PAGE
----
I am trying to measure the power factor of a single phase, 208V compressor motor that is connected across phases B & C of a three-phase service and drawing 8-10A. My first attempt using a Fluke 345 set to measure single phase is reading 0.997 power factor. If I set my meter to measure as three-phase, I see 0.07 power factor.

Neither of these can be correct and I'm not sure how to measure the true power factor for this setup. Is this even a reasonable measurement to ask for from this configuration?

(If it matters, there is another single phase motor connected across other phases (A & B) that is active at the same time and if I attempt to read it I get 0.47 or 0.88 power factor as single phase or three-phase measurement.)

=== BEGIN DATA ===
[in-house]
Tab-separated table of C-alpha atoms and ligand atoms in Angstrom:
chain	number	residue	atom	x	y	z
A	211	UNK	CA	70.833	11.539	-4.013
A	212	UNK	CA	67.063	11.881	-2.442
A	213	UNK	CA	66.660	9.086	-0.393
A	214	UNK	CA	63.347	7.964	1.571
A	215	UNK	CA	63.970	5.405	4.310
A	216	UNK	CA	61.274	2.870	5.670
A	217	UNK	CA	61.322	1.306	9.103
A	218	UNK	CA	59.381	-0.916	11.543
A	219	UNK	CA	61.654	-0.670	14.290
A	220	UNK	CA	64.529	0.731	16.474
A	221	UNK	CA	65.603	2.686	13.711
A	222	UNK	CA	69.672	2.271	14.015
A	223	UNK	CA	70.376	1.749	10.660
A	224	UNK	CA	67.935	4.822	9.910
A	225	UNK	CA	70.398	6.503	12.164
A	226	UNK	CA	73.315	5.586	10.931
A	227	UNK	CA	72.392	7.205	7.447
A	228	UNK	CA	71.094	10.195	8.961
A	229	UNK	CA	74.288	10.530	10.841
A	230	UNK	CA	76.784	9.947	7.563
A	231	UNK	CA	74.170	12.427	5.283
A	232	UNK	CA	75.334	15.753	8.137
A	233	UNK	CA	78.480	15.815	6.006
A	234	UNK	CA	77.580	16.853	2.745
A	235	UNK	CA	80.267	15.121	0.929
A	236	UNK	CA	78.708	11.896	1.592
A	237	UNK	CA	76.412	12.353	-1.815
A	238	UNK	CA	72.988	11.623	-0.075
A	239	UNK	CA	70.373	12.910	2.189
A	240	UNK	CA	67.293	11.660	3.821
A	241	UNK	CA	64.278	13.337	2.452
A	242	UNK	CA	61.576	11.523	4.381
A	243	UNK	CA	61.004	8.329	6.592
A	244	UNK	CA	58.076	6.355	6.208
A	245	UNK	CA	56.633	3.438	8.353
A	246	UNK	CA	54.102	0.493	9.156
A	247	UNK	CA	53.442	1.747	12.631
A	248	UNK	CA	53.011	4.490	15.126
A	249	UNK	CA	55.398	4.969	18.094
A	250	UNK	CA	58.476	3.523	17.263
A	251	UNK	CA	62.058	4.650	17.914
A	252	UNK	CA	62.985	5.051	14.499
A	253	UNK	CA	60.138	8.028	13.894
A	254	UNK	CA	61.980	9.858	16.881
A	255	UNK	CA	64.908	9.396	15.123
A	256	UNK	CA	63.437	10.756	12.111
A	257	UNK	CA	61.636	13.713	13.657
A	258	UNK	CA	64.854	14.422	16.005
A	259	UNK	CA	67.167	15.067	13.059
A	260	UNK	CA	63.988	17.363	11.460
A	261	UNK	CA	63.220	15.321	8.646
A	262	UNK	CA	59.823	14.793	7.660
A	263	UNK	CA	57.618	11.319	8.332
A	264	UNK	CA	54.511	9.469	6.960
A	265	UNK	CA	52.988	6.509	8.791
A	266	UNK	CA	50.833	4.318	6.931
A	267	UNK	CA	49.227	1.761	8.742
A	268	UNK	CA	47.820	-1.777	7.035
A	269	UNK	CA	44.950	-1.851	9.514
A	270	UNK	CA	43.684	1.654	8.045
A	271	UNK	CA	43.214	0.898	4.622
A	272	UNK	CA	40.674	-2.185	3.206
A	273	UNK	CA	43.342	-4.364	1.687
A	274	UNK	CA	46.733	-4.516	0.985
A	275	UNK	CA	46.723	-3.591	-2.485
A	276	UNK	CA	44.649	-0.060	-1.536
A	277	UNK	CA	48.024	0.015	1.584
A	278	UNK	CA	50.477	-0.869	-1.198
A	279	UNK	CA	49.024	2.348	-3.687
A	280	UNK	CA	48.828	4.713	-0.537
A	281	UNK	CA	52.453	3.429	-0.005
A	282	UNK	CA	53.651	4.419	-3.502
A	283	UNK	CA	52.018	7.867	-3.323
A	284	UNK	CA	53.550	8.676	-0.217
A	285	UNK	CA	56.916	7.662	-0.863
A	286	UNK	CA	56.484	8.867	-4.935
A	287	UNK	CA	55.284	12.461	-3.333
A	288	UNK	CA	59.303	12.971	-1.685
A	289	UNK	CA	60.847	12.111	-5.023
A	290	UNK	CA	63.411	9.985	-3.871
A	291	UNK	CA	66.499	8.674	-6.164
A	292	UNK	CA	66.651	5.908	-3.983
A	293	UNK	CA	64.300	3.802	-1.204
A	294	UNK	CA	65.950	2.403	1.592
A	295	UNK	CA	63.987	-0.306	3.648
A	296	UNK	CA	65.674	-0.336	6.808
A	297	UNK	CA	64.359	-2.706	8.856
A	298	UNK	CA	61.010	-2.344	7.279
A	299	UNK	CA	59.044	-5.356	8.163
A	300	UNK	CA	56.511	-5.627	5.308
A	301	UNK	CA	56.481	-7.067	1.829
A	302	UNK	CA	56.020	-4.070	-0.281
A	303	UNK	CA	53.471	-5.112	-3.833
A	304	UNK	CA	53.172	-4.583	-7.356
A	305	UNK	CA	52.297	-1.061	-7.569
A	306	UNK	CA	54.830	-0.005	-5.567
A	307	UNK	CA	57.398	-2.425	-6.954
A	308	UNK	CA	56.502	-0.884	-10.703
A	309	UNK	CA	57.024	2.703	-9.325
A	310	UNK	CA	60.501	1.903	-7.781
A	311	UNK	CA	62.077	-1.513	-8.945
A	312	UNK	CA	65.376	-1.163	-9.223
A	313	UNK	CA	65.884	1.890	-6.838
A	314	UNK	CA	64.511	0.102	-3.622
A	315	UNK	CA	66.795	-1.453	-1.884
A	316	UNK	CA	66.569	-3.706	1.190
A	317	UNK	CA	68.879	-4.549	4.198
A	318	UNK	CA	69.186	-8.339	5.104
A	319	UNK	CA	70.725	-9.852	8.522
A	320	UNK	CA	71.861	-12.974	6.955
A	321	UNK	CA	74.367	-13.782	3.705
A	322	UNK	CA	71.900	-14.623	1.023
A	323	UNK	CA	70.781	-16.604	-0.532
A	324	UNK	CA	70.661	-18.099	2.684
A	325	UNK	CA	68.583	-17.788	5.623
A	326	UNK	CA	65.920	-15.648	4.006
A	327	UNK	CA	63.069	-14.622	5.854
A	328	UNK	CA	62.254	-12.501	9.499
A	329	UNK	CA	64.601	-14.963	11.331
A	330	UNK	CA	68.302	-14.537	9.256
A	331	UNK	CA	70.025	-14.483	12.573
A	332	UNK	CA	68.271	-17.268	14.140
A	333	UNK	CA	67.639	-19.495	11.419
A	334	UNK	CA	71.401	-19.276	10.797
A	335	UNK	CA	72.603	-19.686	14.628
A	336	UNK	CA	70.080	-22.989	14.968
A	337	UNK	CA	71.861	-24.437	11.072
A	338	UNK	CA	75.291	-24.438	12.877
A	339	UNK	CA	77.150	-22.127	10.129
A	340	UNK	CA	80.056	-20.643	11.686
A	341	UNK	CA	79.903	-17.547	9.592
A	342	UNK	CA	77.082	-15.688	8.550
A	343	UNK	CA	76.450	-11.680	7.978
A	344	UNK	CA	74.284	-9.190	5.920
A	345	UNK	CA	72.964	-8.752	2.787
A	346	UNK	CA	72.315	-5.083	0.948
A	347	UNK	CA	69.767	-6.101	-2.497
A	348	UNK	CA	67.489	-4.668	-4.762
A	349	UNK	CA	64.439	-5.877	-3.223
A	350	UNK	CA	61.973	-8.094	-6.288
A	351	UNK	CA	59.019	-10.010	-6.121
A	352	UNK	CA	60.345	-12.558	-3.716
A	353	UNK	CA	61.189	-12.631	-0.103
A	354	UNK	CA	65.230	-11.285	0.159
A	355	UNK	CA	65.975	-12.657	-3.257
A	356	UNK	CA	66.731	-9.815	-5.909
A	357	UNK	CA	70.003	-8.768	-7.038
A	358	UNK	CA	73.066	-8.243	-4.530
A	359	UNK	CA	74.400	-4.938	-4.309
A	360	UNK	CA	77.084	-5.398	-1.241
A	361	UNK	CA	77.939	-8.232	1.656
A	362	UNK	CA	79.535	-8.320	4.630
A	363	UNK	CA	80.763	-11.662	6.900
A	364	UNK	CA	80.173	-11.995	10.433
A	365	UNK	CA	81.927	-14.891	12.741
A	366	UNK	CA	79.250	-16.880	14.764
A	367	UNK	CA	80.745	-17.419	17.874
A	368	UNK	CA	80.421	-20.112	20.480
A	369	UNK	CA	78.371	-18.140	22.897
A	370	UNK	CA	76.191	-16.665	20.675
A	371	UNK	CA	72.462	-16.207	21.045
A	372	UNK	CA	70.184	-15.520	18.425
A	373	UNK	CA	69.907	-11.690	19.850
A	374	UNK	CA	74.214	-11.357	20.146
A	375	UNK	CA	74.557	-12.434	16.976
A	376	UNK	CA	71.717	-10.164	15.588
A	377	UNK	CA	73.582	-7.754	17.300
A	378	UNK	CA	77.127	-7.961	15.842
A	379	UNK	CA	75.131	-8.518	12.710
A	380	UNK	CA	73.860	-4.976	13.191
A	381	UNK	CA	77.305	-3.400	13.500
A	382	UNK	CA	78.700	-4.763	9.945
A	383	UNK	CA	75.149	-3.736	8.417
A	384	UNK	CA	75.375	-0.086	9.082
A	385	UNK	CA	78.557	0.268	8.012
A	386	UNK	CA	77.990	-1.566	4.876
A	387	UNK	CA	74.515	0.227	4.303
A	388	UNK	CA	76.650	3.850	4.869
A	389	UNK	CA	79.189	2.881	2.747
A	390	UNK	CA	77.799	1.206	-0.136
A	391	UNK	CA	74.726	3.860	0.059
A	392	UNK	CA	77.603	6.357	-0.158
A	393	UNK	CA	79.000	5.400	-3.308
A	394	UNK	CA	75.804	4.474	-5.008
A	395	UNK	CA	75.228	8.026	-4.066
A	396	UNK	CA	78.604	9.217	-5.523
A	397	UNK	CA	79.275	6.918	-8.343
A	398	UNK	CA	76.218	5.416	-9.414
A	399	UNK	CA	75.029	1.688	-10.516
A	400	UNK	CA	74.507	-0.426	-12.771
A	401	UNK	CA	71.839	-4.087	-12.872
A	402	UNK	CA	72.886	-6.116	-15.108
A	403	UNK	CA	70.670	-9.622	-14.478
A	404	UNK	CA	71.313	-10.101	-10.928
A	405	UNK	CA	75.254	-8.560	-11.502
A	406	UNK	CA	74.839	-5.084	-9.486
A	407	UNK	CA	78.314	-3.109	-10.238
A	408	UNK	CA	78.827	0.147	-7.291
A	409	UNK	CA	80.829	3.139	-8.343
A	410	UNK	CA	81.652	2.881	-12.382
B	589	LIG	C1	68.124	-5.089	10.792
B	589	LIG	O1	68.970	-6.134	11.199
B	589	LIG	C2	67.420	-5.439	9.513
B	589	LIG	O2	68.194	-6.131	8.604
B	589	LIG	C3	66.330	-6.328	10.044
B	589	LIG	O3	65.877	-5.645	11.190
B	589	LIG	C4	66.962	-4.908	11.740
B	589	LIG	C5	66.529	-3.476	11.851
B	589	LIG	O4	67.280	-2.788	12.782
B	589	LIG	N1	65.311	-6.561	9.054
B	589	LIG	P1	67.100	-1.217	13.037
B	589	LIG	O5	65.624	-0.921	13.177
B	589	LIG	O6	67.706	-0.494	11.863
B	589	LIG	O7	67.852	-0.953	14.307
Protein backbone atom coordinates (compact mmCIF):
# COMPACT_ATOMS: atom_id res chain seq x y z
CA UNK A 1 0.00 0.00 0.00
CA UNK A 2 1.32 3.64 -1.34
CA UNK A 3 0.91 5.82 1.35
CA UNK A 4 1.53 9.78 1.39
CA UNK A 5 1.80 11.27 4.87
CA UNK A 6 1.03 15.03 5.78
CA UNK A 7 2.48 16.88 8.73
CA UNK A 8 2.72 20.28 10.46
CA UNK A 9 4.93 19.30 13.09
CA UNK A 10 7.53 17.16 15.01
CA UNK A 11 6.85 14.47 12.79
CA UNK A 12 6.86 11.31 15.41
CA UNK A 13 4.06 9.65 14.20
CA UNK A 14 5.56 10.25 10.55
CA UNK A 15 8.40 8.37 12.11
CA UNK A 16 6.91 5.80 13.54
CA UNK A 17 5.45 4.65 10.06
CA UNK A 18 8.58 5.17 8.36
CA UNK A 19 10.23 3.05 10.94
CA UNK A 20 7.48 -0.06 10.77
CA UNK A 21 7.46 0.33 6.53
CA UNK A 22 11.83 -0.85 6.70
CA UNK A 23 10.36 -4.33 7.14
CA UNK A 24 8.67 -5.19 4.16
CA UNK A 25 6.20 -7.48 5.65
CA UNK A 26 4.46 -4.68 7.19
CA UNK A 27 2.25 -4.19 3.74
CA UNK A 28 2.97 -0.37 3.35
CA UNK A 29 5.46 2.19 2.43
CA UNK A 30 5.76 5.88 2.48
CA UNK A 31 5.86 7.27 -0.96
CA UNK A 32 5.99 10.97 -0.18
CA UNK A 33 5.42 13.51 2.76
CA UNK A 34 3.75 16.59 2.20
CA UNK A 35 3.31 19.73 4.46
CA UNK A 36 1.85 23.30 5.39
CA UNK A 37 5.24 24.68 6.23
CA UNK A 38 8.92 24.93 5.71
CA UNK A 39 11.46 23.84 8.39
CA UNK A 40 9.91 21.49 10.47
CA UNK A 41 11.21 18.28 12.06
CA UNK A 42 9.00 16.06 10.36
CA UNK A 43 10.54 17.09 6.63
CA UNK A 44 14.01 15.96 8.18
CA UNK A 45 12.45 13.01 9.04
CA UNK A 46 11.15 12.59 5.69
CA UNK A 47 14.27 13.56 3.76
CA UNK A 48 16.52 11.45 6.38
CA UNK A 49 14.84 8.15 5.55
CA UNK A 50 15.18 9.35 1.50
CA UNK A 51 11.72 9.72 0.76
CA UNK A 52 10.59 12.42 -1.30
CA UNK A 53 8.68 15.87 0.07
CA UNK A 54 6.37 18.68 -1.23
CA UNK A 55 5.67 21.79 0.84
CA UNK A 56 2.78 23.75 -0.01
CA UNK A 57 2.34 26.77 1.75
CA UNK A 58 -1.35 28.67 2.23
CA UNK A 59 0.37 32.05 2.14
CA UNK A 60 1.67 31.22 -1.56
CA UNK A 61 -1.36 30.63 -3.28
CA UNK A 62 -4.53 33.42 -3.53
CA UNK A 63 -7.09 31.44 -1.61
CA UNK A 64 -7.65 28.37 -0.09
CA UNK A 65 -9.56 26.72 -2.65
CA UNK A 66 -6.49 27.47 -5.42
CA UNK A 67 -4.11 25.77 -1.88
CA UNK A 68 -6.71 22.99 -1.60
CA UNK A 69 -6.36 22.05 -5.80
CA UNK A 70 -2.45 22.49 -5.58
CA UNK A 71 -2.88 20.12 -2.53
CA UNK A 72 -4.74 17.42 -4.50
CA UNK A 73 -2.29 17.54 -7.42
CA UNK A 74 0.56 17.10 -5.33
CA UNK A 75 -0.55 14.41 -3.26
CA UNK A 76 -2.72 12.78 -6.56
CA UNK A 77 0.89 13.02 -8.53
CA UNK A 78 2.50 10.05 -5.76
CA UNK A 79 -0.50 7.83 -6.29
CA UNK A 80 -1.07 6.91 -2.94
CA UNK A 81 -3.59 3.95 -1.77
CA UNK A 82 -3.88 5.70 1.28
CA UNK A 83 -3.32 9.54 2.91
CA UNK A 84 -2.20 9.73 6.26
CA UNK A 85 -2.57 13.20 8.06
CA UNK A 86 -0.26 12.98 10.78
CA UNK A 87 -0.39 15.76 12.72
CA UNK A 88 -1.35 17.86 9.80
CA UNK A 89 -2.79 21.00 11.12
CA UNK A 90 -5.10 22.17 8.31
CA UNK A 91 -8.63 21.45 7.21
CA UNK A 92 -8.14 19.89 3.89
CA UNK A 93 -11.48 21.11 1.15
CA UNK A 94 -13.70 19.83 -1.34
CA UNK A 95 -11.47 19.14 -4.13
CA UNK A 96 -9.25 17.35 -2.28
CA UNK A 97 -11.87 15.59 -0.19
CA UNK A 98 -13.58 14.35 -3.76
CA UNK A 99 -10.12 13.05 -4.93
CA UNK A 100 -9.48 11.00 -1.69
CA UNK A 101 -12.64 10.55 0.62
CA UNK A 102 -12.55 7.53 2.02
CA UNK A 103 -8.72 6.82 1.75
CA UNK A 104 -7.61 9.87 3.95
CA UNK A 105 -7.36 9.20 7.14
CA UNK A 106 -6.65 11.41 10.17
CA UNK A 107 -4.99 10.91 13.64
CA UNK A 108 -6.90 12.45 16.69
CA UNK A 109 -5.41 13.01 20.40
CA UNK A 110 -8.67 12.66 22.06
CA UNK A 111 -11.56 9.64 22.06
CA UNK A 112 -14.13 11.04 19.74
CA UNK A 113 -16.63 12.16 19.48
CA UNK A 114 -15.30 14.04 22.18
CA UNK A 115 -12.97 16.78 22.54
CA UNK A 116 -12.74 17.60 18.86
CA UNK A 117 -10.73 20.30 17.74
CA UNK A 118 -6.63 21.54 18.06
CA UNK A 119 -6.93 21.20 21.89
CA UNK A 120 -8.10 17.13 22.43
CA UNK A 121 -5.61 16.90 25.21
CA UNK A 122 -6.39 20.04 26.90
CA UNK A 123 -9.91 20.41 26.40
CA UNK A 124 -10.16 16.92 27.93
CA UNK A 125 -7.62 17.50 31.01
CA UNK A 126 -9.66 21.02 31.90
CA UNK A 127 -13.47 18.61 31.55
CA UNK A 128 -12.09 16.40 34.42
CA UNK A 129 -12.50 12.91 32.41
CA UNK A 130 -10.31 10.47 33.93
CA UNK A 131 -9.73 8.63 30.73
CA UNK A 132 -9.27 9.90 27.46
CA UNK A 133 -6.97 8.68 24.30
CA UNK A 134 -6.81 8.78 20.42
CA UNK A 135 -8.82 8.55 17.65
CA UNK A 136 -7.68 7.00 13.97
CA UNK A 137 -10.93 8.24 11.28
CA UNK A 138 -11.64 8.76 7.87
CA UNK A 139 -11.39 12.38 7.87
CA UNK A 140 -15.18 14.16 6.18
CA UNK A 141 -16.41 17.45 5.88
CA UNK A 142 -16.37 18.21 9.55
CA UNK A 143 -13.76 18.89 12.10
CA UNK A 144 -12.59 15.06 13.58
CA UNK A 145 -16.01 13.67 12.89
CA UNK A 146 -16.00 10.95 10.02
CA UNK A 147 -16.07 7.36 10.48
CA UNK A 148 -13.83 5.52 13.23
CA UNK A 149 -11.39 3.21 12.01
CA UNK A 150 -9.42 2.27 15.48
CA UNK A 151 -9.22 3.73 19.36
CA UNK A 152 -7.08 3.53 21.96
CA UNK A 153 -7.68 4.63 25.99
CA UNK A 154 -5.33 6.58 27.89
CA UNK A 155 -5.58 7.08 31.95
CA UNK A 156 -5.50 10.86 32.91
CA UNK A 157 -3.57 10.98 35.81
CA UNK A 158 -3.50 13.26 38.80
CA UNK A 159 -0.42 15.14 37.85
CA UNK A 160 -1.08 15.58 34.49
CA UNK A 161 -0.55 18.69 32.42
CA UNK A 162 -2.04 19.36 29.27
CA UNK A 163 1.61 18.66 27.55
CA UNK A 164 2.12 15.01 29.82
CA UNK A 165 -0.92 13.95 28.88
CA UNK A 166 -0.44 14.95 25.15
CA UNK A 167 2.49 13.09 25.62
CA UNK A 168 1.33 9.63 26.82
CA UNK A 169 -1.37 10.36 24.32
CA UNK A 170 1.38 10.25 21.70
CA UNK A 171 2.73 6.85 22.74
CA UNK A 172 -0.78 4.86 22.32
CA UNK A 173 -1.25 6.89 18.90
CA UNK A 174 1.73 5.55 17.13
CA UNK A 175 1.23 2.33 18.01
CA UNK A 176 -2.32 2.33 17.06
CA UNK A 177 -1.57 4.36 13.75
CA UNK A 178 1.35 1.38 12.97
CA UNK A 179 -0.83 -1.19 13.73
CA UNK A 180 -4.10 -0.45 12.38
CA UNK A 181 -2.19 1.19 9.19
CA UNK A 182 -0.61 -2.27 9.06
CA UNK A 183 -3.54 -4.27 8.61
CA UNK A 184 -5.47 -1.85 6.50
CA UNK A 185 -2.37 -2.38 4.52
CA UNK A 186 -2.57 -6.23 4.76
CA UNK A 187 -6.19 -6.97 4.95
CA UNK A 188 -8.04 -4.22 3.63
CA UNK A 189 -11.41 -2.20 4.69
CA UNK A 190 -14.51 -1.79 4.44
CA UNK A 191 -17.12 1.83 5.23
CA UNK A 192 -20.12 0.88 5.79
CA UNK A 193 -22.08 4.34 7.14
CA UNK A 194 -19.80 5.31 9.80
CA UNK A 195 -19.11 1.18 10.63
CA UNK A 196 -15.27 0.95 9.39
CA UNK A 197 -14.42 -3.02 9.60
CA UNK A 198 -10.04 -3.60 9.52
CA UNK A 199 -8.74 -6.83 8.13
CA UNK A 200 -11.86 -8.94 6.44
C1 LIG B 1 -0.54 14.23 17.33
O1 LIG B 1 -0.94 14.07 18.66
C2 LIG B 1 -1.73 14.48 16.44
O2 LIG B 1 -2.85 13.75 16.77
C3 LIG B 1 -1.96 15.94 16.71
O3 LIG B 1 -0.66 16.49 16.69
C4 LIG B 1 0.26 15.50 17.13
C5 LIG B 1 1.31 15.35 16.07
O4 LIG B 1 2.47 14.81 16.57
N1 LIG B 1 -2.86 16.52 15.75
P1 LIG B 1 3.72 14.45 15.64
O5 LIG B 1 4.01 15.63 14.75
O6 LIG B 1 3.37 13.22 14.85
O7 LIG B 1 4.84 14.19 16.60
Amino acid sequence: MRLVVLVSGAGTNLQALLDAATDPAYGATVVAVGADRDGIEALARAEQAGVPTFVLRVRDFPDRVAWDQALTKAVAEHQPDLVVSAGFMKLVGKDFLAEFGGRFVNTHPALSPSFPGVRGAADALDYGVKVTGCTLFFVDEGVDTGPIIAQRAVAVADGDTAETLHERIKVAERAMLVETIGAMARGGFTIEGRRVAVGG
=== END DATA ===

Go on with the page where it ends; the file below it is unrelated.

• \$\begingroup\$ Forgive me, but is there a reason you are concerned about the power factor of this motor? \$\endgroup\$
    – Tyler
    Commented Dec 19, 2016 at 0:18
  • \$\begingroup\$ I need to get the actual wattage of the motor to monitor the efficiency of the overall system. \$\endgroup\$ Commented Dec 19, 2016 at 5:06

1 Answer 1


Connecting a single-phase load to two phases of a three-phase service is the same as connecting the load to a single phase service. Your meter should be set to single-phase and there should be no connection to the third phase. If the motor has a capacitor that remains connected while it is running, the power factor could be close to 1. A universal motor could also have a high power factor.


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